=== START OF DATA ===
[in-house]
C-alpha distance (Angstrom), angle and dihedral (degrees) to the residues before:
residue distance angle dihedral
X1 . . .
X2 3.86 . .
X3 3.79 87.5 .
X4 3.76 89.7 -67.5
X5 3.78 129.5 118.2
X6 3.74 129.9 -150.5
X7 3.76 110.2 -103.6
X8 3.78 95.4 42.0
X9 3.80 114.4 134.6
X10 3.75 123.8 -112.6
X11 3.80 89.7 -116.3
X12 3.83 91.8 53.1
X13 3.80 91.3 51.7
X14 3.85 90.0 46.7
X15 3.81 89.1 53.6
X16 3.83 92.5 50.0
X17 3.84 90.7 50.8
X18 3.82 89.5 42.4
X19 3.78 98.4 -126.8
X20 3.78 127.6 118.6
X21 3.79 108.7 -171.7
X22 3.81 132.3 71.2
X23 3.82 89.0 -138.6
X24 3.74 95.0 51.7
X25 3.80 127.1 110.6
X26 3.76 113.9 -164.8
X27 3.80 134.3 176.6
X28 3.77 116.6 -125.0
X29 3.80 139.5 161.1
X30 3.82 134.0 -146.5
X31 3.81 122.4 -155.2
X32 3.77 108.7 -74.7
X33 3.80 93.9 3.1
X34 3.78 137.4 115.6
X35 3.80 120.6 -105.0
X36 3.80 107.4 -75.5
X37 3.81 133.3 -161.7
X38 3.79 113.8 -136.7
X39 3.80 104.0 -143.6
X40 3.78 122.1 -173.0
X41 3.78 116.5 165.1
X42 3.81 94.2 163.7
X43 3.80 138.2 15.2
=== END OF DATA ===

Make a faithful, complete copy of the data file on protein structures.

[in-house]
C-alpha distance (Angstrom), angle and dihedral (degrees) to the residues before:
residue distance angle dihedral
X1 . . .
X2 3.86 . .
X3 3.79 87.5 .
X4 3.76 89.7 -67.5
X5 3.78 129.5 118.2
X6 3.74 129.9 -150.5
X7 3.76 110.2 -103.6
X8 3.78 95.4 42.0
X9 3.80 114.4 134.6
X10 3.75 123.8 -112.6
X11 3.80 89.7 -116.3
X12 3.83 91.8 53.1
X13 3.80 91.3 51.7
X14 3.85 90.0 46.7
X15 3.81 89.1 53.6
X16 3.83 92.5 50.0
X17 3.84 90.7 50.8
X18 3.82 89.5 42.4
X19 3.78 98.4 -126.8
X20 3.78 127.6 118.6
X21 3.79 108.7 -171.7
X22 3.81 132.3 71.2
X23 3.82 89.0 -138.6
X24 3.74 95.0 51.7
X25 3.80 127.1 110.6
X26 3.76 113.9 -164.8
X27 3.80 134.3 176.6
X28 3.77 116.6 -125.0
X29 3.80 139.5 161.1
X30 3.82 134.0 -146.5
X31 3.81 122.4 -155.2
X32 3.77 108.7 -74.7
X33 3.80 93.9 3.1
X34 3.78 137.4 115.6
X35 3.80 120.6 -105.0
X36 3.80 107.4 -75.5
X37 3.81 133.3 -161.7
X38 3.79 113.8 -136.7
X39 3.80 104.0 -143.6
X40 3.78 122.1 -173.0
X41 3.78 116.5 165.1
X42 3.81 94.2 163.7
X43 3.80 138.2 15.2